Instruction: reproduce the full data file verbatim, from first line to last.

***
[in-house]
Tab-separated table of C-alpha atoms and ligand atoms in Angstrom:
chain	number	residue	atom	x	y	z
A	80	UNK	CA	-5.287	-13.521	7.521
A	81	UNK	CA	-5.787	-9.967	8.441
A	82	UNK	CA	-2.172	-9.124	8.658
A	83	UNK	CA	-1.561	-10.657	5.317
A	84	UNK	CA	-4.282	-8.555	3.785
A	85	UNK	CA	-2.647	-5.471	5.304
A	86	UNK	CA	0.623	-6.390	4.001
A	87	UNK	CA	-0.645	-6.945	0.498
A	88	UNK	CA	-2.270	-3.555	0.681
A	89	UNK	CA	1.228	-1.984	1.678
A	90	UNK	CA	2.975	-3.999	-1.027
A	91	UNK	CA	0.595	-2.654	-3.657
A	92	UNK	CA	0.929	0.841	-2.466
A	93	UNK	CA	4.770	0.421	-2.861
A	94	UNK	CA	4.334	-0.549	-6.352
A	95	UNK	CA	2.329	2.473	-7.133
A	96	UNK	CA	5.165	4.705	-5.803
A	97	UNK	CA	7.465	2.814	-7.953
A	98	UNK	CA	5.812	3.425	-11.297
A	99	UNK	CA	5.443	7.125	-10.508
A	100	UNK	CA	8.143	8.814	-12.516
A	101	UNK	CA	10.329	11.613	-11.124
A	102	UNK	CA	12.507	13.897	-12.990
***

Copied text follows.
[in-house]
Tab-separated table of C-alpha atoms and ligand atoms in Angstrom:
chain	number	residue	atom	x	y	z
A	80	UNK	CA	-5.287	-13.521	7.521
A	81	UNK	CA	-5.787	-9.967	8.441
A	82	UNK	CA	-2.172	-9.124	8.658
A	83	UNK	CA	-1.561	-10.657	5.317
A	84	UNK	CA	-4.282	-8.555	3.785
A	85	UNK	CA	-2.647	-5.471	5.304
A	86	UNK	CA	0.623	-6.390	4.001
A	87	UNK	CA	-0.645	-6.945	0.498
A	88	UNK	CA	-2.270	-3.555	0.681
A	89	UNK	CA	1.228	-1.984	1.678
A	90	UNK	CA	2.975	-3.999	-1.027
A	91	UNK	CA	0.595	-2.654	-3.657
A	92	UNK	CA	0.929	0.841	-2.466
A	93	UNK	CA	4.770	0.421	-2.861
A	94	UNK	CA	4.334	-0.549	-6.352
A	95	UNK	CA	2.329	2.473	-7.133
A	96	UNK	CA	5.165	4.705	-5.803
A	97	UNK	CA	7.465	2.814	-7.953
A	98	UNK	CA	5.812	3.425	-11.297
A	99	UNK	CA	5.443	7.125	-10.508
A	100	UNK	CA	8.143	8.814	-12.516
A	101	UNK	CA	10.329	11.613	-11.124
A	102	UNK	CA	12.507	13.897	-12.990